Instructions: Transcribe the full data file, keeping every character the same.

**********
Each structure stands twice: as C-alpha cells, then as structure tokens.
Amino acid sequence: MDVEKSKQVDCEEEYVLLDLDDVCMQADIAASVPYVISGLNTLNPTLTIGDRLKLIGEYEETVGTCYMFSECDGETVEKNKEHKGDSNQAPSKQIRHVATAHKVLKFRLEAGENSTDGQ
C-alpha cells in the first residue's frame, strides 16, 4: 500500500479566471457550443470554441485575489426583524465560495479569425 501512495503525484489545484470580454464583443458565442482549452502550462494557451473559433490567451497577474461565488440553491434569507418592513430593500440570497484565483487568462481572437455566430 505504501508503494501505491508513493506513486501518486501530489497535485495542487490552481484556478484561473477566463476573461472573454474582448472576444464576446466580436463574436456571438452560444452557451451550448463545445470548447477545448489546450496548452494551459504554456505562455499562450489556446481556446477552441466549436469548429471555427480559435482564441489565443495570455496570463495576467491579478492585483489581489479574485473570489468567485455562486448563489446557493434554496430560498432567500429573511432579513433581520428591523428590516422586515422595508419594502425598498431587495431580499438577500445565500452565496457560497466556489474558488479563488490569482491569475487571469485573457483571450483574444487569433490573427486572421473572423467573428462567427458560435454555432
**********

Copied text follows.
Each structure stands twice: as C-alpha cells, then as structure tokens.
Amino acid sequence: MDVEKSKQVDCEEEYVLLDLDDVCMQADIAASVPYVISGLNTLNPTLTIGDRLKLIGEYEETVGTCYMFSECDGETVEKNKEHKGDSNQAPSKQIRHVATAHKVLKFRLEAGENSTDGQ
C-alpha cells in the first residue's frame, strides 16, 4: 500500500479566471457550443470554441485575489426583524465560495479569425 501512495503525484489545484470580454464583443458565442482549452502550462494557451473559433490567451497577474461565488440553491434569507418592513430593500440570497484565483487568462481572437455566430 505504501508503494501505491508513493506513486501518486501530489497535485495542487490552481484556478484561473477566463476573461472573454474582448472576444464576446466580436463574436456571438452560444452557451451550448463545445470548447477545448489546450496548452494551459504554456505562455499562450489556446481556446477552441466549436469548429471555427480559435482564441489565443495570455496570463495576467491579478492585483489581489479574485473570489468567485455562486448563489446557493434554496430560498432567500429573511432579513433581520428591523428590516422586515422595508419594502425598498431587495431580499438577500445565500452565496457560497466556489474558488479563488490569482491569475487571469485573457483571450483574444487569433490573427486572421473572423467573428462567427458560435454555432